Wednesday, December 23, 2015
Brunei has banned public celebrations of Christmas, warning that putting up festive decorations or singing carols could threaten the country's Muslim faith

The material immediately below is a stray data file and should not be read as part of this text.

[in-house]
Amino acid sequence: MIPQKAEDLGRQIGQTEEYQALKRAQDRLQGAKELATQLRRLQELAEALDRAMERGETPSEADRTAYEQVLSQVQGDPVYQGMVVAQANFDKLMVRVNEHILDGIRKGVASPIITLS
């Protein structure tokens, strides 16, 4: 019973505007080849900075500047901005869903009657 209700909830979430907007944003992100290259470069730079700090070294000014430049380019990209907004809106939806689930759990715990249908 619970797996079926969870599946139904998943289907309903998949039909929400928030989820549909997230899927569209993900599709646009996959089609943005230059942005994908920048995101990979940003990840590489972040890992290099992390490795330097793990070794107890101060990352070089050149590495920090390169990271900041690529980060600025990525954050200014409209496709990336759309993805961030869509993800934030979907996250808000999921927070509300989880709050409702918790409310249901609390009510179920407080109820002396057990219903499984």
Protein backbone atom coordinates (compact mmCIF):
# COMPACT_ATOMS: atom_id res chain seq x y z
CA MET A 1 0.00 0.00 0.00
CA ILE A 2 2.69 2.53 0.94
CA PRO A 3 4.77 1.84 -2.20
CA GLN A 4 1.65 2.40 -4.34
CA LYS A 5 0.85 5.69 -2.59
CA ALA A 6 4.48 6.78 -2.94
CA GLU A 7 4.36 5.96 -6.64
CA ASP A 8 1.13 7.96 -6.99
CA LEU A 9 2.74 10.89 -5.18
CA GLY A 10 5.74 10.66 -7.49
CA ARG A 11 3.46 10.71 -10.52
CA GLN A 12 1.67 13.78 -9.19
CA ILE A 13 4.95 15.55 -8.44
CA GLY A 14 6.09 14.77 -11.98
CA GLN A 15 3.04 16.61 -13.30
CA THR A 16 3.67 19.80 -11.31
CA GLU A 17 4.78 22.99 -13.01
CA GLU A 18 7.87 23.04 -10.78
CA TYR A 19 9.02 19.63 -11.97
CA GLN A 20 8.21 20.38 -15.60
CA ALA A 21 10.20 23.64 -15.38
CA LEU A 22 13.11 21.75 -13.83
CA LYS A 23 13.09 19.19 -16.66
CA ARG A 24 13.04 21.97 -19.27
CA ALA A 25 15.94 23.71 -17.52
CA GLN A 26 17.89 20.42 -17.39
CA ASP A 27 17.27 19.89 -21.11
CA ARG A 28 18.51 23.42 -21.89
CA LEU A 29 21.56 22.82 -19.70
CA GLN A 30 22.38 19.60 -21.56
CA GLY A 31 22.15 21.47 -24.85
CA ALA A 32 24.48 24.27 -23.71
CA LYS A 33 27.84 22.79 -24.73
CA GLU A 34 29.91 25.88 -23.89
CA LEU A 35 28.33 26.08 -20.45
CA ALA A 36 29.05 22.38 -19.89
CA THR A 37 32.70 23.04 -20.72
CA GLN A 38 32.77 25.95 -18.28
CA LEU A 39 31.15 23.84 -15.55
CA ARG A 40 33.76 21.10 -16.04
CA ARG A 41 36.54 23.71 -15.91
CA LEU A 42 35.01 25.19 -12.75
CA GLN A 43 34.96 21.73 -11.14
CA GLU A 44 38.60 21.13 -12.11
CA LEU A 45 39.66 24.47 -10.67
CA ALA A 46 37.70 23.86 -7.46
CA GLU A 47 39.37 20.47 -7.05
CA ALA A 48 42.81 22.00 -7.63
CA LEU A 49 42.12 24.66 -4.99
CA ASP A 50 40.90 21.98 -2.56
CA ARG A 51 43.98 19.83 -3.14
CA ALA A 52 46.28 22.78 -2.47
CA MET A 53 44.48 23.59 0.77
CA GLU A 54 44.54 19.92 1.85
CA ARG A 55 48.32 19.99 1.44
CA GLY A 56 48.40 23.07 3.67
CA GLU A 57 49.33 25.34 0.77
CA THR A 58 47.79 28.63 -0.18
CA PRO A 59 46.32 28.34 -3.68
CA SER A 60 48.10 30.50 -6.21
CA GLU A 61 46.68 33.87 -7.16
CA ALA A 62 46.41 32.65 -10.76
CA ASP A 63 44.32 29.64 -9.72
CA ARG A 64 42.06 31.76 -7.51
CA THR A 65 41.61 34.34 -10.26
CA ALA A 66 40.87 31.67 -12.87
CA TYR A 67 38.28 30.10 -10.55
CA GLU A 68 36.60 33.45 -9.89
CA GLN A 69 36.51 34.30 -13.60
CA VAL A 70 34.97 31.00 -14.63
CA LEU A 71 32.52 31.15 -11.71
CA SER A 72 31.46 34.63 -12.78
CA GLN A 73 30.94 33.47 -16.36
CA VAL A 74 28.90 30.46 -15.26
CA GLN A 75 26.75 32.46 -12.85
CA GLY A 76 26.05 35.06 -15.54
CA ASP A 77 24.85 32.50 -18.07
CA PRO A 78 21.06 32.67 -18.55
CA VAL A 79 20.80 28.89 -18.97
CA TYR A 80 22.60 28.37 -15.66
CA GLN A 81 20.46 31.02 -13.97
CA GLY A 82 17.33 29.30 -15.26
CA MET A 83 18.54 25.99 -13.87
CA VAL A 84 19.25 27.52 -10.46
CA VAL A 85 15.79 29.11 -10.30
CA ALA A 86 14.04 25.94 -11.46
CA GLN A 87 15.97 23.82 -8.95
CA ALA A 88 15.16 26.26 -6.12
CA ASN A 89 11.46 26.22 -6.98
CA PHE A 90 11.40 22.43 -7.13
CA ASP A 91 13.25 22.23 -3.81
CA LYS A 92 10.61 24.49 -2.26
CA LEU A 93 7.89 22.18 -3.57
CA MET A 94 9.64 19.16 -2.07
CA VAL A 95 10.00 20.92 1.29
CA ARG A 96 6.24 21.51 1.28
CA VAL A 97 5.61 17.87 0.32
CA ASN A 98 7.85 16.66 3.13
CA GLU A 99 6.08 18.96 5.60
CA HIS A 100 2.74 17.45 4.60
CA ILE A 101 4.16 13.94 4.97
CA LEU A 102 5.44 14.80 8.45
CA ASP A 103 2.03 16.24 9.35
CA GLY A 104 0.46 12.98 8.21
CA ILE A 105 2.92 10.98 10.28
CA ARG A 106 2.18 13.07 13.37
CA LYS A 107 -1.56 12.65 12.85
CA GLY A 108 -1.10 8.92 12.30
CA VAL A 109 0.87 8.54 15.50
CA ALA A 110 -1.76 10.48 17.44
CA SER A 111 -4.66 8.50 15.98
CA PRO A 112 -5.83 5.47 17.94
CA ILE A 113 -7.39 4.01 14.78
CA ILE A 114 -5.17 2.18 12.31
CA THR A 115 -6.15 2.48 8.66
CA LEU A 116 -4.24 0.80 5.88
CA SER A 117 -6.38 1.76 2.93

The Islamic country on the island of Borneo allows non-Muslims to celebrate Christmas, but only within their communities, and they must first alert the authorities. At least 65% of the 420,000-strong population of the oil-rich state are Muslims. The Ministry of Religious Affairs said in a statement: "These enforcement measures are ... intended to control the act of celebrating Christmas excessively and openly, which could damage the aqidah (beliefs) of the Muslim community." In a warning to Muslims recently, a group of Imams warned that any celebration "not in any way related to Islam” could lead to "‘tasyabbuh’ (imitation) and unknowingly damage the ‘aqidah’ (faith) of Muslims". Brunei is run as an absolutist Muslim monarchy by the Sultan, Hassanal Bolkiah, 67. In 2014, the sultan caused controversy by introducing Sharia criminal law, which allows for punishments including stoning, whipping and amputation.